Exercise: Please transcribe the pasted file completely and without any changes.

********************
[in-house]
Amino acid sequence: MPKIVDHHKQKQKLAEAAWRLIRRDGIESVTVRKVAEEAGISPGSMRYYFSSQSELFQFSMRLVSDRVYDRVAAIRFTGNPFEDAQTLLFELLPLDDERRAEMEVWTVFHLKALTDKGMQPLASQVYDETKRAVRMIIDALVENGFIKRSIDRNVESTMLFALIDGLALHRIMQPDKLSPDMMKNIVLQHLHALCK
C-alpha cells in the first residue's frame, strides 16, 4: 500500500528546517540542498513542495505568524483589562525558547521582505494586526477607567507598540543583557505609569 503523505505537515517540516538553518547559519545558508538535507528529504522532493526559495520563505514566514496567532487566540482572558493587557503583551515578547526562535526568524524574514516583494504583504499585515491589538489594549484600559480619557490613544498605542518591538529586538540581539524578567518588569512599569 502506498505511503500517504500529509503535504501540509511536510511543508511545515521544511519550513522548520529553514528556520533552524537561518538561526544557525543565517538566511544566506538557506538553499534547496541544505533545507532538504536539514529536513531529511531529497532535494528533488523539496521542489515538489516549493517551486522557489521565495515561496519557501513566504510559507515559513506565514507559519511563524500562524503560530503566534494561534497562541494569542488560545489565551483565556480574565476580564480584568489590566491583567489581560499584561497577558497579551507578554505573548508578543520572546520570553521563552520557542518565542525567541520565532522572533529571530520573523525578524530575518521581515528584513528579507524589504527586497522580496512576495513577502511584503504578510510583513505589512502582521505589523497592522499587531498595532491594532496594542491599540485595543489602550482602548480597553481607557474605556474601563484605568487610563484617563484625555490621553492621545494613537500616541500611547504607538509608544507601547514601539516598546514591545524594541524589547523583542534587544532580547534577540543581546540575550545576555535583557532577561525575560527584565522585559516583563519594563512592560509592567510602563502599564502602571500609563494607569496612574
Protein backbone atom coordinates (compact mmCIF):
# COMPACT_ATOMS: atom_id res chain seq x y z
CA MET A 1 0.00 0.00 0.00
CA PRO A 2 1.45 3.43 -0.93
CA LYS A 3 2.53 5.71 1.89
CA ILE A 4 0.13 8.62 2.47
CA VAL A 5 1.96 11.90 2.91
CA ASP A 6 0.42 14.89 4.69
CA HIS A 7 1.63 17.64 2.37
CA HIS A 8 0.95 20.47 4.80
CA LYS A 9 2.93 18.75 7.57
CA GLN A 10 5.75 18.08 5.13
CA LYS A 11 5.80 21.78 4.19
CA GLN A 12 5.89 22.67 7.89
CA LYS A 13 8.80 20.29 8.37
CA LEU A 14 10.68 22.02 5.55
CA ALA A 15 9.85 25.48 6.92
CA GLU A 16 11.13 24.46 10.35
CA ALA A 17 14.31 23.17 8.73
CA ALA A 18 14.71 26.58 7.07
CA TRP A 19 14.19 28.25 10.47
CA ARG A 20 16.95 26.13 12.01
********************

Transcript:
[in-house]
Amino acid sequence: MPKIVDHHKQKQKLAEAAWRLIRRDGIESVTVRKVAEEAGISPGSMRYYFSSQSELFQFSMRLVSDRVYDRVAAIRFTGNPFEDAQTLLFELLPLDDERRAEMEVWTVFHLKALTDKGMQPLASQVYDETKRAVRMIIDALVENGFIKRSIDRNVESTMLFALIDGLALHRIMQPDKLSPDMMKNIVLQHLHALCK
C-alpha cells in the first residue's frame, strides 16, 4: 500500500528546517540542498513542495505568524483589562525558547521582505494586526477607567507598540543583557505609569 503523505505537515517540516538553518547559519545558508538535507528529504522532493526559495520563505514566514496567532487566540482572558493587557503583551515578547526562535526568524524574514516583494504583504499585515491589538489594549484600559480619557490613544498605542518591538529586538540581539524578567518588569512599569 502506498505511503500517504500529509503535504501540509511536510511543508511545515521544511519550513522548520529553514528556520533552524537561518538561526544557525543565517538566511544566506538557506538553499534547496541544505533545507532538504536539514529536513531529511531529497532535494528533488523539496521542489515538489516549493517551486522557489521565495515561496519557501513566504510559507515559513506565514507559519511563524500562524503560530503566534494561534497562541494569542488560545489565551483565556480574565476580564480584568489590566491583567489581560499584561497577558497579551507578554505573548508578543520572546520570553521563552520557542518565542525567541520565532522572533529571530520573523525578524530575518521581515528584513528579507524589504527586497522580496512576495513577502511584503504578510510583513505589512502582521505589523497592522499587531498595532491594532496594542491599540485595543489602550482602548480597553481607557474605556474601563484605568487610563484617563484625555490621553492621545494613537500616541500611547504607538509608544507601547514601539516598546514591545524594541524589547523583542534587544532580547534577540543581546540575550545576555535583557532577561525575560527584565522585559516583563519594563512592560509592567510602563502599564502602571500609563494607569496612574
Protein backbone atom coordinates (compact mmCIF):
# COMPACT_ATOMS: atom_id res chain seq x y z
CA MET A 1 0.00 0.00 0.00
CA PRO A 2 1.45 3.43 -0.93
CA LYS A 3 2.53 5.71 1.89
CA ILE A 4 0.13 8.62 2.47
CA VAL A 5 1.96 11.90 2.91
CA ASP A 6 0.42 14.89 4.69
CA HIS A 7 1.63 17.64 2.37
CA HIS A 8 0.95 20.47 4.80
CA LYS A 9 2.93 18.75 7.57
CA GLN A 10 5.75 18.08 5.13
CA LYS A 11 5.80 21.78 4.19
CA GLN A 12 5.89 22.67 7.89
CA LYS A 13 8.80 20.29 8.37
CA LEU A 14 10.68 22.02 5.55
CA ALA A 15 9.85 25.48 6.92
CA GLU A 16 11.13 24.46 10.35
CA ALA A 17 14.31 23.17 8.73
CA ALA A 18 14.71 26.58 7.07
CA TRP A 19 14.19 28.25 10.47
CA ARG A 20 16.95 26.13 12.01